Taylor Swift is making her albums available on all music streaming services tonight, including Spotify, Google Play, and Amazon Music, three years after she pulled her back catalog from Spotify. The pop star’s management team confirmed the news via Twitter, saying that the move to make Swift’s catalog available came in celebration of 1989 selling more than 10 million copies worldwide.
The albums — including 2012’s Red and breakout hit Fearless — were yanked from Spotify in 2014, ahead of the release of her latest album, 1989. Swift defended her decision, complaining that streaming services like Spotify didn’t compensate artists fairly. “All I can say is that music is changing so quickly, and the landscape of the music industry itself is changing so quickly, that everything new, like Spotify, all feels to me a bit like a grand experiment,” she said in 2014. “I’m not willing to contribute my life’s work to an experiment that I don’t feel fairly compensates the writers, producers, artists, and creators of this music.”
— Taylor Nation (@taylornation13) June 8, 2017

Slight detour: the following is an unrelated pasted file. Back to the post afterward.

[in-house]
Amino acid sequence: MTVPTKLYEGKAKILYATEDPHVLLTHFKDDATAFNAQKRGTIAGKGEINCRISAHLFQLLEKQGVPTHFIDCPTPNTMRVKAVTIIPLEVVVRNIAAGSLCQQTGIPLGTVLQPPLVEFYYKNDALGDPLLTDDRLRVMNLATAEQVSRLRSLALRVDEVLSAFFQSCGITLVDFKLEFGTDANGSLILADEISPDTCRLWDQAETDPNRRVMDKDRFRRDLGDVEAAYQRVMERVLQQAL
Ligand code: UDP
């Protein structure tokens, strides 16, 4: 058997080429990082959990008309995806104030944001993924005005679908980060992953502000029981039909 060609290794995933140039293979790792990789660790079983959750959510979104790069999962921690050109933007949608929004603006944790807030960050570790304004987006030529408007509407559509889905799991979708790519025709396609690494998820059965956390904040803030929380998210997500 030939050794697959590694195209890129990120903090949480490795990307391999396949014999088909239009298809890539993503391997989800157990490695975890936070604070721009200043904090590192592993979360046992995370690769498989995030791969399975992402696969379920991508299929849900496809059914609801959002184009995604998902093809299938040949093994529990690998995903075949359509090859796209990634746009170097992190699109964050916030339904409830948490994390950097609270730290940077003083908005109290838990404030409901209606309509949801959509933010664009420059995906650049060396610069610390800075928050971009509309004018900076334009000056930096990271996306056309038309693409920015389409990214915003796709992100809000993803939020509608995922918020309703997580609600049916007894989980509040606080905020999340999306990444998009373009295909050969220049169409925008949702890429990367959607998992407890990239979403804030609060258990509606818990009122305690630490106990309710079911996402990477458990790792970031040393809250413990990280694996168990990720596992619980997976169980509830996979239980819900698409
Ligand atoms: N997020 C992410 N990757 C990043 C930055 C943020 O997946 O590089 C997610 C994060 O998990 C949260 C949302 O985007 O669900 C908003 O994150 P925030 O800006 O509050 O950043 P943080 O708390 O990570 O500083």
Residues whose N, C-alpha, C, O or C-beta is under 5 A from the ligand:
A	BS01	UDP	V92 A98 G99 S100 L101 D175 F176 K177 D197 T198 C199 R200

Spotify’s free tier seemed to be Swift’s particular bugbear with the service, as she did decide to put her records on both Jay-Z’s Tidal and Apple Music.
Swift announced that she would be putting 1989 on Apple Music in 2015, a year after its release, marking a particularly big milestone for a service that was still a fledgling competitor to Spotify at the time. The star had initially voiced concerns about Apple’s free three-month trial, which under original terms, would withhold royalties for artists whose songs were played by non-paying customers. The company quickly made the decision to flip that deal and agreed to pay royalties to artists played by any user — perhaps due to one of pop’s biggest megastars threatening to withhold her million-selling album unless changes were made.
Now, however, Swift appears to have reconciled any problems she may have had with Spotify and other streaming services. It could be that the landscape has changed in the industry in the three years since she removed her albums, or it could simply be that she’s gearing up for a new album release and wants to ensure all potential fans can hear her old music. Either way, her entire back catalog will be available from midnight ET on your streaming service of choice.
Source: The Verge